In the first half of the 20thC the Maharawal decided to stop living in Juna Mahal, perched just below the top of the 1500 feet Dhanmata Hill, overlooking Dungarpur. He moved to his spacious 19thC Udai Bilas Palace, a mile away on the shores of Garb Sagar Lake. It had been the longest continuously inhabited fort palace in India and leaving it must have been a wrench, but it would have become an impossible place for any 20thC lifestyle, let alone a maharajah’s. In 2014 it was included in the World Monuments Watch list because of its historic and artistic significance and the concerning state of its decay.
The approach is unpromising. It looks a wreck, the cheeriest sight being the splashes of brilliant colour by the caretaker’s derelict looking quarters. He had a welcoming smile and big brown eyes and he proudly sported his crisply ironed blue shirt with “Dynamic Security’ embroidered above the breast pocket. Manners, and my confidence in Divendra’s itinerary, encouraged me to persevere.
Dungarpur was founded by Rawal Veer Singh, the eldest son of the ruler of Mewar, after he had driven out and killed the local Bhil chief – Dungariya – in 1258. The building of Juna Mahal was started and continued over the next 500 years. It is constructed with white stone. The local blue/grey Pareva, was used to pick out balconies; jaalis (screens) and the window surrounds.
Including the two basement levels, there are seven storeys served by only a single, narrow, deep-stepped staircase designed to make access more difficult for intruders. We climbed to a sunny courtyard that recently had benefitted from whitewash. Three storeys of balconies lined one side; there was a large shading tree and bas-reliefs of charging figures on horses and elephants set into the walls. I looked up. I hoped the climb would be worth it for those with replacement knees. We set off.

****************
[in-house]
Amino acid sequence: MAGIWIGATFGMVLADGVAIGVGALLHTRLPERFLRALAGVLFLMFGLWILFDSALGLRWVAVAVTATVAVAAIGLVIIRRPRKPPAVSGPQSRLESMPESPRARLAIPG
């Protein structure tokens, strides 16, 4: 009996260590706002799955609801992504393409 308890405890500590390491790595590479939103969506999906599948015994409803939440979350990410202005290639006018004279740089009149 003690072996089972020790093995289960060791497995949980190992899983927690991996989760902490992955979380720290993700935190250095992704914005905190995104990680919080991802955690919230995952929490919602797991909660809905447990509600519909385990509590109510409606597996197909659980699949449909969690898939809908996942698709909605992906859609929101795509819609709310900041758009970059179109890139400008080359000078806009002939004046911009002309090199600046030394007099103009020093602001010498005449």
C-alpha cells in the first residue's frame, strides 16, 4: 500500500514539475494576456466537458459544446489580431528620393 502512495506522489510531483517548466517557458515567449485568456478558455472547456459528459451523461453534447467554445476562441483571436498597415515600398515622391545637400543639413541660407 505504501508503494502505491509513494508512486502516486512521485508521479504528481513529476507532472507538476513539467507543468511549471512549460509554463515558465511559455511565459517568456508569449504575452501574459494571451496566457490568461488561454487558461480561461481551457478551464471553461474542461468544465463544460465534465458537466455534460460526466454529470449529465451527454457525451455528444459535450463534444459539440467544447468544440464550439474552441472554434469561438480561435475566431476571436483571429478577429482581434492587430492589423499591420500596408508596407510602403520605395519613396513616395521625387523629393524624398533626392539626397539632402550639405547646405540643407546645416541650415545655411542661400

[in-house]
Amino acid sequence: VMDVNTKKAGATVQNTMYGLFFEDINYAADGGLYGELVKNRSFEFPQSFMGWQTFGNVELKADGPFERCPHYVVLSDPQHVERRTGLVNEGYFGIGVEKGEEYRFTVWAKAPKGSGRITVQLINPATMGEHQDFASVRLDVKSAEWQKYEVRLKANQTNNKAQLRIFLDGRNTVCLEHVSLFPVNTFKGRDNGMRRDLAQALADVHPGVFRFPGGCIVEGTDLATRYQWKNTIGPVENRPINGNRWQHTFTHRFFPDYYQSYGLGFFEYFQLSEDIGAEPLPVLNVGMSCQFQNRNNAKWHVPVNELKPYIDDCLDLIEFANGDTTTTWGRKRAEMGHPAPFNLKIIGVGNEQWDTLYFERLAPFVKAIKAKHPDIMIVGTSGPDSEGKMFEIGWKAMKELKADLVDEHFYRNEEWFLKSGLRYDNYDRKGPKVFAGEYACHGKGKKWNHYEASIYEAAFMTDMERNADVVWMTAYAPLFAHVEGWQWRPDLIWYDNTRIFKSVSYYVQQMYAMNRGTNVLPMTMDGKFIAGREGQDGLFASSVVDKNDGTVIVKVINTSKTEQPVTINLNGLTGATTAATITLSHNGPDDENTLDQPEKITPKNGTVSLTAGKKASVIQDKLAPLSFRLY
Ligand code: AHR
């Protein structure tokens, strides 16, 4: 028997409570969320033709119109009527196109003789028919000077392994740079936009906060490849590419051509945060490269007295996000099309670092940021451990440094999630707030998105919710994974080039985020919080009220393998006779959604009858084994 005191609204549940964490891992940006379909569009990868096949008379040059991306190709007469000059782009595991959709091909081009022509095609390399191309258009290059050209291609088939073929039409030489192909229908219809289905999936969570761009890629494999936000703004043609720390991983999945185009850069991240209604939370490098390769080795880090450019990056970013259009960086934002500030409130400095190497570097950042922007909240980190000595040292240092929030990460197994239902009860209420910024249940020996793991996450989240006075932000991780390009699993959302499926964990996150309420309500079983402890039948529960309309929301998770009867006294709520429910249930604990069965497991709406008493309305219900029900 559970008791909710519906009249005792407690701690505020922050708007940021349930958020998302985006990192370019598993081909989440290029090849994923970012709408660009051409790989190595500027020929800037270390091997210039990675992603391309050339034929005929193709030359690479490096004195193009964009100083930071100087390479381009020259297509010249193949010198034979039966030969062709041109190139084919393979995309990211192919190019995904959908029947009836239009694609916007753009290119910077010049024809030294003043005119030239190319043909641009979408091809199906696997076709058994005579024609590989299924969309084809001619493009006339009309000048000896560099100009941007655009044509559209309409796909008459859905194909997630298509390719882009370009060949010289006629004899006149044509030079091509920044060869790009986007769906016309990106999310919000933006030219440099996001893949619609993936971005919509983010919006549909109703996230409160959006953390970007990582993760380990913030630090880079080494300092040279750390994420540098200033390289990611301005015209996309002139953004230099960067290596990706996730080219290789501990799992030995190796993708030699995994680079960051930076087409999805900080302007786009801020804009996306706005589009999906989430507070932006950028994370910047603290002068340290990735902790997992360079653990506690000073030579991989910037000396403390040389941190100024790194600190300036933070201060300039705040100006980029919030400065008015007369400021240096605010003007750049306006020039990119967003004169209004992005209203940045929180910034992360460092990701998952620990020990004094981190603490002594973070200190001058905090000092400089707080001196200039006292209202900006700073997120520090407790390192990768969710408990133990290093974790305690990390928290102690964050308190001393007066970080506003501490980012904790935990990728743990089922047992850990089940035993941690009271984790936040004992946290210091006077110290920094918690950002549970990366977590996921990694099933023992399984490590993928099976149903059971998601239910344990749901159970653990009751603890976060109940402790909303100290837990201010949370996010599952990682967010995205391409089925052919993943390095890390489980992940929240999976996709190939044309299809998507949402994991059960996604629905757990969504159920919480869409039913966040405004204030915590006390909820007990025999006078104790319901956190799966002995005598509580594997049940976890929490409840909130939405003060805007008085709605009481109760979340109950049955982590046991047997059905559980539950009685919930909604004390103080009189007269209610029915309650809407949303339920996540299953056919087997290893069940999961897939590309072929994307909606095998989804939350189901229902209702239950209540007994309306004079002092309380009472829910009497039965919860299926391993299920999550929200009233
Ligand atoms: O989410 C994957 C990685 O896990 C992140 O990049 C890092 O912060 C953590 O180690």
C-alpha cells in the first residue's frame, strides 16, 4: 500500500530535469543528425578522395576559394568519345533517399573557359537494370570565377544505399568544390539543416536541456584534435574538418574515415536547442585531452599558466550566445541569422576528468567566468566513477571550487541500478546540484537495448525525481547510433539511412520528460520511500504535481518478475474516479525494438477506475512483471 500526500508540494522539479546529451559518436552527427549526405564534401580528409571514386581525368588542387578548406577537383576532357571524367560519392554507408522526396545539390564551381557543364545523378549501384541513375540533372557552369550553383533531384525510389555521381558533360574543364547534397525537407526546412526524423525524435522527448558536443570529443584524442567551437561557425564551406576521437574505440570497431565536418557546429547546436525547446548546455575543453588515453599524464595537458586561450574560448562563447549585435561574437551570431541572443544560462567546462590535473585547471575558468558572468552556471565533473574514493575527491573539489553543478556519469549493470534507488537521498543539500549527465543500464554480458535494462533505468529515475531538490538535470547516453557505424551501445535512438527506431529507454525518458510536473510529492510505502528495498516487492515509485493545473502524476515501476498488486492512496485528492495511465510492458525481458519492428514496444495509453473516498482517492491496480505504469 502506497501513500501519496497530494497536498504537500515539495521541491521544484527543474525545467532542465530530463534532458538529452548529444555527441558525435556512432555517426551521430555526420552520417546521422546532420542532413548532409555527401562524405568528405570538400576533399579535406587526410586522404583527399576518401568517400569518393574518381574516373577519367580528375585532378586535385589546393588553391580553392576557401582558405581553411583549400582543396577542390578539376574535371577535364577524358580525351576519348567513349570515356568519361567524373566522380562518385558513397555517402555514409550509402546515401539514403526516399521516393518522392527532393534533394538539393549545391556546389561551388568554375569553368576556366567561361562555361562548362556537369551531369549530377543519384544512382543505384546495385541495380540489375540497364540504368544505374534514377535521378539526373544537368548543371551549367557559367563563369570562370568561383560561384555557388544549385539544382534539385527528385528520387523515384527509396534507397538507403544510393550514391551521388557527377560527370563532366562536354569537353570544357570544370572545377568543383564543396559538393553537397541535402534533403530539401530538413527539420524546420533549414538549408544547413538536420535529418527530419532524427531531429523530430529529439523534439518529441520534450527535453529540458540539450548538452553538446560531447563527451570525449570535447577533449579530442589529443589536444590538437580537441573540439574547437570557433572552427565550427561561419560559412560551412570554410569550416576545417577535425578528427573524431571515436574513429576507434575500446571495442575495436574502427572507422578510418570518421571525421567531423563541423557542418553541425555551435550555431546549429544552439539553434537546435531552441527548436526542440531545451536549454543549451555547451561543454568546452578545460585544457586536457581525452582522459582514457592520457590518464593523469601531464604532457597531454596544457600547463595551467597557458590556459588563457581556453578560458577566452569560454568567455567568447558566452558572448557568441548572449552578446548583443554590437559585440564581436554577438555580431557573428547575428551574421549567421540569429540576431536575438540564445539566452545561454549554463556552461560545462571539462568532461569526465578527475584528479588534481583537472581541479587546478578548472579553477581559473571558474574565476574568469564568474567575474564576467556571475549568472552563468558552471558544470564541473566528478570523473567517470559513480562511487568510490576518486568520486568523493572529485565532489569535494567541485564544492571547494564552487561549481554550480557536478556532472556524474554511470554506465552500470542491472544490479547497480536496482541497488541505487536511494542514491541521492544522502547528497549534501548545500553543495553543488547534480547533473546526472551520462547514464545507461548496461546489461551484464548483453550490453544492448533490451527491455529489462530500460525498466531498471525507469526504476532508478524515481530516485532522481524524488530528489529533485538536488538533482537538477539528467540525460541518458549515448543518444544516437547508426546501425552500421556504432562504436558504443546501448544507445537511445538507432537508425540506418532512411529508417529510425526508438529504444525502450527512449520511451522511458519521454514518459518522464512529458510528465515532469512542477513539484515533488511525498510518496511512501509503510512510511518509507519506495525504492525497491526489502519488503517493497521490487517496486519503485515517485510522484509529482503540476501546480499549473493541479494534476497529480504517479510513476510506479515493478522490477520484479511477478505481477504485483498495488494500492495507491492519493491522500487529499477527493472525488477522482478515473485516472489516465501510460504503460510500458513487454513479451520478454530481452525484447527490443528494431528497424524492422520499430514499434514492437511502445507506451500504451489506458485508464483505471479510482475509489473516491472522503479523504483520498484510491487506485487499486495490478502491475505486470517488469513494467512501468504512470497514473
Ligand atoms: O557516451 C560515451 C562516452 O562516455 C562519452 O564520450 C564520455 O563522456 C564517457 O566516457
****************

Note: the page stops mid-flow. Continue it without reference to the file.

Being lucky enough to have first generation knees I reached the next floor quickly. Divendra had been right to bring us here – he reliably gets things right. He is also the master of managing expectation and nothing had led me to expect this. There I was standing in the middle of what I think had been the Durbar Hall, surrounded by brilliantly executed, vibrant, detailed, amusing, legendary murals and ceilings. That the ceiling was propped up by tree trunks did nothing to detract from the ‘WOW’ factor.
This proved to be only a taster. On each floor there is a slightly different theme; different materials and different colour palates. Leading from each central big room there are side rooms.
There are collections of portraits of previous maharawals…..
There are rooms with a lot of mirror and glass inlay (and more poles keeping the place together) ….
There is an entire floor, the maharani’s, with mirror inlay…..
There is a room depicting troops and battles and a map of Dungarpur…..
There is the red and green storey…..
There is a little side room where the doors of a built-in cupboard are made with exquisitely painted panels of animals and birds….
In fact every way one turns, every way one looks there is a panel depicting yet another scene, animal, or god. Coaches are pulled by deer as well as horses; men ride boar.
The most publicised paintings are those hidden in a cupboard in the Maharawal’s bedroom. The cupboard doors are ‘Only Opened for Adults’ and conceal a complete illustration of the Kama Sutra. I imagined an old maharawal saying to his concubine of the afternoon –
” Four down, two across. ” As though it were a crossword puzzle.
And as one climbs each floor one gets an enticing view of the derelict stables and increasingly wonderful views of the town. What a place. It is extraordinary. The World Monument Watch is right, but it must not take its eye off this particular ball. Juna Mahal should not be allowed to go.
All too soon it was time to leave and we started down the stairs. I looked through doors in case I had missed a room. Behind one door was a cupboard with heaps of discarded account books. Another door led to a room where a painter was restoring a painting inside a cupboard. He smiled when I told him how much we had loved our visit. I wished him luck –
“You’re doing wonderfully well. We’ll return in a year or two and see how you’re getting on.””
We walked in single file, to avoid being flattened by motorbikes, through the narrow streets of the old town back to Udai Vilas. A man lying underneath his tuk-tuk, with his legs sticking into the road as he inspected its suspension – do tuk-tuks have suspension ? – had his ankles run over by another tuk-tuk. He extricated himself and sat up crossly but apparently not terribly worse for wear. The offending tuk-tuk whined off up the hill without pausing. A woman was shelling fresh chickpeas in front of her shop and insisted I tried a handful. They were delicious. Other vendors seemed less friendly and I wondered whether they were worried in case we carried The Virus. A small boy watched the world from above.